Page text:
Kaye Smythe, racing as a G grader, showed off her excellent form wining the F-J single scull, 5.74 seconds ahead of her nearest rival from the Leichhardt Rowing Club.
With a 12.99 second margin between them and the UNSW crew, Kerren Turcato, Kirsten Liljekvist, Kim Odolphi and Jen Edge flew home to win the A-B Quad Scull.
Deb Church and Ken Ambler combined in the mixed double scull. They were daylight ahead at the 500m, coming home nearly 10 seconds ahead of the crew from Glebe.
Kim Lloyd Jones, Sue Ella Day, Lynette Wherry and Kristen Greaves gained 3rd place in the D Quad Scull. Then Kirsten Liljekvist and Jen Edge teamed up with a Leichhardt/Sydney composite A-C eight and another win for the day.
Next up Maria Daniele was second in the E single Scull.
Ken Ambler was joined by St George rowers, including fellow state crew member, Stephen Irons to win the E quad scull by clear water ahead of the Leichhardt No. 2 crew.
Roger Brighton and Charles Lloyd Jones had a cracker of a race in the D-E pair to win and leaving their opponents to follow in 10.63 seconds of their wash.
Ken Ambler took to the water yet again and convincingly won his F-J single from Lakes Rowers and the St George No. 2 sculler.
And in the final race of the day, Kirsten Liljekvist, in a very composite boat, easily won the mixed eights division 2 race.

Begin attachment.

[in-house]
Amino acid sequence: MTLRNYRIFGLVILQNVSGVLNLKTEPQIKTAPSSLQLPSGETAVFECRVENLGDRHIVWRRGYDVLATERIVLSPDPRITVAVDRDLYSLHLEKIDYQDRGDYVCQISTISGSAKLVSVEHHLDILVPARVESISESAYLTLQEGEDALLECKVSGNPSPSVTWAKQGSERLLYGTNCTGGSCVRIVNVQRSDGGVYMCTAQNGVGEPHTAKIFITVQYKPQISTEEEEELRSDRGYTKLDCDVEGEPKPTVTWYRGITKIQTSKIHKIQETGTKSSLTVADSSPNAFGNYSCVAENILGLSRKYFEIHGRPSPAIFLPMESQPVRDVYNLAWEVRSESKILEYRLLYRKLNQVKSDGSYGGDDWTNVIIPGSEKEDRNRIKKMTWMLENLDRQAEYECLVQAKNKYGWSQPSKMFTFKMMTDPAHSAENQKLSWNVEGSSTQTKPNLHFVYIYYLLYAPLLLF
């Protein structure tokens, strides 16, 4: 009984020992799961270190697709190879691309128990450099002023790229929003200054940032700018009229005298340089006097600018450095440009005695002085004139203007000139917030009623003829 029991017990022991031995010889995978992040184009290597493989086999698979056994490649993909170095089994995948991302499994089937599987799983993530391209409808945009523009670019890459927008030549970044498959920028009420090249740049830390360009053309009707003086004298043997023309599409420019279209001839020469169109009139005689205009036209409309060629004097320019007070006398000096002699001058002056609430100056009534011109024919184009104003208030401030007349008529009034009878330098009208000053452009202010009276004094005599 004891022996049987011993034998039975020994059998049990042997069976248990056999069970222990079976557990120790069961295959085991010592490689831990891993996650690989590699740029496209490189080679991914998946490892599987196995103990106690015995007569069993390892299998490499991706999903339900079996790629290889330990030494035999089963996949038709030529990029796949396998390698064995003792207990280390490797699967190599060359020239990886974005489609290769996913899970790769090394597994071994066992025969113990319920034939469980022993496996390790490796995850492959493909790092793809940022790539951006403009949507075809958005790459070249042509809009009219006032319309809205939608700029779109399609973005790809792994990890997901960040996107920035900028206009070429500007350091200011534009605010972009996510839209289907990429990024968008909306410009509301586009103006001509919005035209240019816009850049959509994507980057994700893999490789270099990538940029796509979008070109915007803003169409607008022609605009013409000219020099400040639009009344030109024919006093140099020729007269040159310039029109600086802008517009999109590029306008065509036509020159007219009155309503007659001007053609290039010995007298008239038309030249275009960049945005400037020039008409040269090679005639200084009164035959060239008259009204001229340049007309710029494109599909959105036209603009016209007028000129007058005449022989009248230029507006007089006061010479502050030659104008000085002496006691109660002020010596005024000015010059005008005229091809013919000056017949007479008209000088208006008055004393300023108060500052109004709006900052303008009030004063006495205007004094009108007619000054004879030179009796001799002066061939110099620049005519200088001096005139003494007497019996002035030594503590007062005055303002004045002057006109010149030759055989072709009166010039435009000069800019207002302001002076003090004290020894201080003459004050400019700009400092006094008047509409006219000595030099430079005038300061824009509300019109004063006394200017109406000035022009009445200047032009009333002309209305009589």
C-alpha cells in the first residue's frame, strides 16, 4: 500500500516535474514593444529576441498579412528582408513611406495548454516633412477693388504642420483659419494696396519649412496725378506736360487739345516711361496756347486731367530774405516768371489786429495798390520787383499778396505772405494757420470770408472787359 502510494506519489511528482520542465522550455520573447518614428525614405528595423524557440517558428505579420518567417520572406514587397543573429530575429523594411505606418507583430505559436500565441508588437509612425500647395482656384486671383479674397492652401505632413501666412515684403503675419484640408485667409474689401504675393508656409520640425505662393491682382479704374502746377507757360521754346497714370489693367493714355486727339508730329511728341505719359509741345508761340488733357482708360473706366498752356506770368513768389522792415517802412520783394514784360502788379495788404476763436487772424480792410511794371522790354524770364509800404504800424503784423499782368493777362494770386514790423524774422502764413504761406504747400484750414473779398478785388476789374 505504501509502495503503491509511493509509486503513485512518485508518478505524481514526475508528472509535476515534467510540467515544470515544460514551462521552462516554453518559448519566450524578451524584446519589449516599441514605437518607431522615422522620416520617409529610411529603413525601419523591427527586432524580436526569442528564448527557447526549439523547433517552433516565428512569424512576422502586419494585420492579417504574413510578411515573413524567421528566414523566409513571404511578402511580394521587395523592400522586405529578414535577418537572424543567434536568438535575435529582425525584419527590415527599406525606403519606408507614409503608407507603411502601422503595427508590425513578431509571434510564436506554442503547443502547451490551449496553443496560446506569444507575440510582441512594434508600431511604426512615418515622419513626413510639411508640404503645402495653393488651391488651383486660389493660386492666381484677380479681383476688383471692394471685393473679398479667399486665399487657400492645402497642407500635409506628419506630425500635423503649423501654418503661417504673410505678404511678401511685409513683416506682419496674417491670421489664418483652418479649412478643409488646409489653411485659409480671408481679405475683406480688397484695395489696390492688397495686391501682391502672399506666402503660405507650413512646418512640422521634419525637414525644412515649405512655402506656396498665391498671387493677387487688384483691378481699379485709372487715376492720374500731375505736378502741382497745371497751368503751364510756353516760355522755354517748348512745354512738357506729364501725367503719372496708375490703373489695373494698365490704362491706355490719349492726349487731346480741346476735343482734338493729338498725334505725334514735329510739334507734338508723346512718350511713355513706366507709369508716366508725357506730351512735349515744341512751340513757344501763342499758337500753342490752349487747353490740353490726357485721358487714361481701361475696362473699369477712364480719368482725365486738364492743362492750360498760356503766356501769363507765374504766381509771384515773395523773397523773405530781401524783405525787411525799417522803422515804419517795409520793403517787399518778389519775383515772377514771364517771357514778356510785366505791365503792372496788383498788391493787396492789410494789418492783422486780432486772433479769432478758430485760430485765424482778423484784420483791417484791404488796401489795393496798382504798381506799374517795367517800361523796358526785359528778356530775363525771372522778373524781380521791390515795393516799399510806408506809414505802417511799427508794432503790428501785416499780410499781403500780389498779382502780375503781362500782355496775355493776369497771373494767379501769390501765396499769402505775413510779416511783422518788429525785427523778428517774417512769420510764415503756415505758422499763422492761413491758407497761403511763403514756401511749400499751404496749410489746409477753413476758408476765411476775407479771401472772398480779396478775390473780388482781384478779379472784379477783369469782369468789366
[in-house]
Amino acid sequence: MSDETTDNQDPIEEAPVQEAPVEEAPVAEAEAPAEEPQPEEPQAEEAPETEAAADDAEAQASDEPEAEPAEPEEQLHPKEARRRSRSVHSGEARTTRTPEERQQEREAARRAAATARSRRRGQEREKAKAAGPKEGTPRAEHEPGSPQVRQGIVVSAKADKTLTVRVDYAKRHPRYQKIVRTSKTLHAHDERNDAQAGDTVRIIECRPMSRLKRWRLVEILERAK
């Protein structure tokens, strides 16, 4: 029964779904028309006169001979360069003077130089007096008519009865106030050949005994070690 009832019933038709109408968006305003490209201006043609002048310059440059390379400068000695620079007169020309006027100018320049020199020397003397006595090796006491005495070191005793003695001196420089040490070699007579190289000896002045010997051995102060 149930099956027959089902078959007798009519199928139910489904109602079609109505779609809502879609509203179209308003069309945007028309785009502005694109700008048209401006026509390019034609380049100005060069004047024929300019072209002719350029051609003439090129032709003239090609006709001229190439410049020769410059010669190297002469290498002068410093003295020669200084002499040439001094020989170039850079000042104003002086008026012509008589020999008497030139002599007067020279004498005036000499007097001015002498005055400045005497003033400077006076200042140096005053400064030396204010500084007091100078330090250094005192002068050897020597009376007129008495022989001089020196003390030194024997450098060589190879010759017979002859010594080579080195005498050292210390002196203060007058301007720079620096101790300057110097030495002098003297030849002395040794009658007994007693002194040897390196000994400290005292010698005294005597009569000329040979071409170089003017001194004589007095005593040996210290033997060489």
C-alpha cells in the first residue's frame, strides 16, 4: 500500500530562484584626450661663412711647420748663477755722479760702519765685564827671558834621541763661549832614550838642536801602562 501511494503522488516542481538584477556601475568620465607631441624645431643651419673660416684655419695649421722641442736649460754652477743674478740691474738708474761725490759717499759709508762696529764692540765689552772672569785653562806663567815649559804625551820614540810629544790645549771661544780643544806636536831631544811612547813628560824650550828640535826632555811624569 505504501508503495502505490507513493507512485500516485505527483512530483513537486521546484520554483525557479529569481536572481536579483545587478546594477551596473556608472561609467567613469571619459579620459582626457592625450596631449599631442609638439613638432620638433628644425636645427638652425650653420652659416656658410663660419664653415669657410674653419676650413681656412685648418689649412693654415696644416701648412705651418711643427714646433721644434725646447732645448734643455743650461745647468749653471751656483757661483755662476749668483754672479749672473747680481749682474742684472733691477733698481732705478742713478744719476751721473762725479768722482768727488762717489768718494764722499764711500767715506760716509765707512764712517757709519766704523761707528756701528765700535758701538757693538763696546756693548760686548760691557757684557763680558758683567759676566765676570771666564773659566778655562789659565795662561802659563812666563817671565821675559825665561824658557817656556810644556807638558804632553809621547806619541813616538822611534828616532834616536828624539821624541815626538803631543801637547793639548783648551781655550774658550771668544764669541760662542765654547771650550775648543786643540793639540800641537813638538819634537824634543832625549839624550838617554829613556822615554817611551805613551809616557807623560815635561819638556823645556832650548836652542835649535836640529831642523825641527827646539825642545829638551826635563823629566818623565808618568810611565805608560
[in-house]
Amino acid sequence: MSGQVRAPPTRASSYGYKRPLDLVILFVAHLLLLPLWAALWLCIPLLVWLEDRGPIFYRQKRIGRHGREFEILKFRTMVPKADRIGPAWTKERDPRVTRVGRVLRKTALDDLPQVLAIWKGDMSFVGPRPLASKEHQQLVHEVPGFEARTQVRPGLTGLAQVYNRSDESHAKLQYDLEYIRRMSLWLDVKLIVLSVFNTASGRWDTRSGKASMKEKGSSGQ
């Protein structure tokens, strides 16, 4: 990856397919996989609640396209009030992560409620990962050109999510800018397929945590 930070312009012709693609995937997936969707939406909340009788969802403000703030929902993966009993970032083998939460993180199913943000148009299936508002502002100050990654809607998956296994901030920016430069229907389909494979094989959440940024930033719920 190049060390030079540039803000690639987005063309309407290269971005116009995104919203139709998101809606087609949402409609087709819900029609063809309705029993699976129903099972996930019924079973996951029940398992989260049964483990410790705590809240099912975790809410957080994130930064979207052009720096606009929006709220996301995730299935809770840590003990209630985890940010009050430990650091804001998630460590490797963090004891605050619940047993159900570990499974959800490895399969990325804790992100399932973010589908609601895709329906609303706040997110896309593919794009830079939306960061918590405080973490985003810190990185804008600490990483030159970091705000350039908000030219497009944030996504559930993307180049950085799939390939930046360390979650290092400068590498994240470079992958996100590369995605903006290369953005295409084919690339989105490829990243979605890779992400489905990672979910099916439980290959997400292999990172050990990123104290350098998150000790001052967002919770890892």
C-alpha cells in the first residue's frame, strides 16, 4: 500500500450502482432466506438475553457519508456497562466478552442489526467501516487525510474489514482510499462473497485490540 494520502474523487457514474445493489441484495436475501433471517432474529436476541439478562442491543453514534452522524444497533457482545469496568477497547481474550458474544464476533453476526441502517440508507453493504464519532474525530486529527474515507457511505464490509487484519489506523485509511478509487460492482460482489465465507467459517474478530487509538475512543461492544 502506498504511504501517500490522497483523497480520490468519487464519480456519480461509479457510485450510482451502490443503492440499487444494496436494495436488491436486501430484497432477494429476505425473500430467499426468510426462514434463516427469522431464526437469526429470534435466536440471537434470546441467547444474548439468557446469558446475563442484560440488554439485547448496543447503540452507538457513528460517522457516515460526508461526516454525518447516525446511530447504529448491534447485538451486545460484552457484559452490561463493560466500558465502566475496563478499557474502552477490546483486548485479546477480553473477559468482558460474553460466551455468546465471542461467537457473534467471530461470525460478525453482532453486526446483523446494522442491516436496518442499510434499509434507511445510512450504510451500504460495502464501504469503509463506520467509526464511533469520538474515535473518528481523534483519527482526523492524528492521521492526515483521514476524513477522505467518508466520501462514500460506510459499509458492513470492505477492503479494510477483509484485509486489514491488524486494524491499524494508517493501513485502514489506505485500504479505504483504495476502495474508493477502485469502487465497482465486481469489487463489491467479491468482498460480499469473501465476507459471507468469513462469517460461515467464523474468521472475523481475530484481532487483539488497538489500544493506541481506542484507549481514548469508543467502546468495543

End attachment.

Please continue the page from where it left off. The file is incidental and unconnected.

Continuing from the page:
Ernest William Chapman OAM
Thursday 28 March 2013
Camellia Chapel, Macquarie Park Crematorium
Ernest William Chapman, OAM, was a remarkable man.
Loving husband to Jennifer, loving father of Graeme and Jill, father-in-law of Doug and proud grandfather of Melissa and Ian.
As we have heard Lindsay tell, Ernie grew up in Drummoyne and lived and worked in the area for all of his life.
As a young man Ernie commenced his rowing at the Balmain Rowing Club, serving as Club Captain, before switching to Sydney Rowing Club and the prospect of representative honours.
And they followed!
After winning various NSW Champion fours and eights with Sydney in the early 1950s, Ernie was three times an emergency to winning NSW King’s Cup crews and a member of two runners-up.
Ernie and his lifelong friend Vic Middleton were selected to represent Australia as emergencies for the eight and won the pair-oared event at the 1951 Centennial Games in Christchurch.